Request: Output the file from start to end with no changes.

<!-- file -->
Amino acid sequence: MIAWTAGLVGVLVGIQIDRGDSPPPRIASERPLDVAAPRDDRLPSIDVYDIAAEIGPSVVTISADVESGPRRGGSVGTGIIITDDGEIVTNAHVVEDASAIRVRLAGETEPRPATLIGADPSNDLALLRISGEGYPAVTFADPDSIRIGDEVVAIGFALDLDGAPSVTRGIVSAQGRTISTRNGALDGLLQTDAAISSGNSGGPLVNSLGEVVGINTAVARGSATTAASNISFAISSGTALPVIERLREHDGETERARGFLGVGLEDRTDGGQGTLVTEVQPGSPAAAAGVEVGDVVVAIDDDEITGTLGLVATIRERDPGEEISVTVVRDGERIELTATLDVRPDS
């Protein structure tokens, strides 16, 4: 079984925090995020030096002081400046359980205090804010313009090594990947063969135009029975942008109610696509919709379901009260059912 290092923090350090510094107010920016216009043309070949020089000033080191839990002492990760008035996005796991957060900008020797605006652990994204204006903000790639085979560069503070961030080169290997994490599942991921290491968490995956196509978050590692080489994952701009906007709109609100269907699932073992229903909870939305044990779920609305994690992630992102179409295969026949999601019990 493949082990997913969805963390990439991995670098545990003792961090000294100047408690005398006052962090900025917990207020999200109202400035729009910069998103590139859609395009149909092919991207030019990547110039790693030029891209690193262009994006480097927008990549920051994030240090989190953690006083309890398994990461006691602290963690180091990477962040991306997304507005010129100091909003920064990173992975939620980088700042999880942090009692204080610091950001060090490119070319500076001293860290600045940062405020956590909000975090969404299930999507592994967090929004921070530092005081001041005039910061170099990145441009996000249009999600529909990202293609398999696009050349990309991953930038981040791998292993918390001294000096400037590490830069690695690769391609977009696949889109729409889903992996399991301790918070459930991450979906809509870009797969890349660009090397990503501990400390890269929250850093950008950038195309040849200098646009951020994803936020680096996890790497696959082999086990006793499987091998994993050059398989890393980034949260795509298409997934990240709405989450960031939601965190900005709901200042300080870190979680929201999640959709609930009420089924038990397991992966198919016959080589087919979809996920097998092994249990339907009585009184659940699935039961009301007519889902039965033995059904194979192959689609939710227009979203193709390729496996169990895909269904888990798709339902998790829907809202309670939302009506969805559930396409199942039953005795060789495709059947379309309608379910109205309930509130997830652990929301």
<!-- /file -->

Amino acid sequence: MIAWTAGLVGVLVGIQIDRGDSPPPRIASERPLDVAAPRDDRLPSIDVYDIAAEIGPSVVTISADVESGPRRGGSVGTGIIITDDGEIVTNAHVVEDASAIRVRLAGETEPRPATLIGADPSNDLALLRISGEGYPAVTFADPDSIRIGDEVVAIGFALDLDGAPSVTRGIVSAQGRTISTRNGALDGLLQTDAAISSGNSGGPLVNSLGEVVGINTAVARGSATTAASNISFAISSGTALPVIERLREHDGETERARGFLGVGLEDRTDGGQGTLVTEVQPGSPAAAAGVEVGDVVVAIDDDEITGTLGLVATIRERDPGEEISVTVVRDGERIELTATLDVRPDS
């Protein structure tokens, strides 16, 4: 079984925090995020030096002081400046359980205090804010313009090594990947063969135009029975942008109610696509919709379901009260059912 290092923090350090510094107010920016216009043309070949020089000033080191839990002492990760008035996005796991957060900008020797605006652990994204204006903000790639085979560069503070961030080169290997994490599942991921290491968490995956196509978050590692080489994952701009906007709109609100269907699932073992229903909870939305044990779920609305994690992630992102179409295969026949999601019990 493949082990997913969805963390990439991995670098545990003792961090000294100047408690005398006052962090900025917990207020999200109202400035729009910069998103590139859609395009149909092919991207030019990547110039790693030029891209690193262009994006480097927008990549920051994030240090989190953690006083309890398994990461006691602290963690180091990477962040991306997304507005010129100091909003920064990173992975939620980088700042999880942090009692204080610091950001060090490119070319500076001293860290600045940062405020956590909000975090969404299930999507592994967090929004921070530092005081001041005039910061170099990145441009996000249009999600529909990202293609398999696009050349990309991953930038981040791998292993918390001294000096400037590490830069690695690769391609977009696949889109729409889903992996399991301790918070459930991450979906809509870009797969890349660009090397990503501990400390890269929250850093950008950038195309040849200098646009951020994803936020680096996890790497696959082999086990006793499987091998994993050059398989890393980034949260795509298409997934990240709405989450960031939601965190900005709901200042300080870190979680929201999640959709609930009420089924038990397991992966198919016959080589087919979809996920097998092994249990339907009585009184659940699935039961009301007519889902039965033995059904194979192959689609939710227009979203193709390729496996169990895909269904888990798709339902998790829907809202309670939302009506969805559930396409199942039953005795060789495709059947379309309608379910109205309930509130997830652990929301």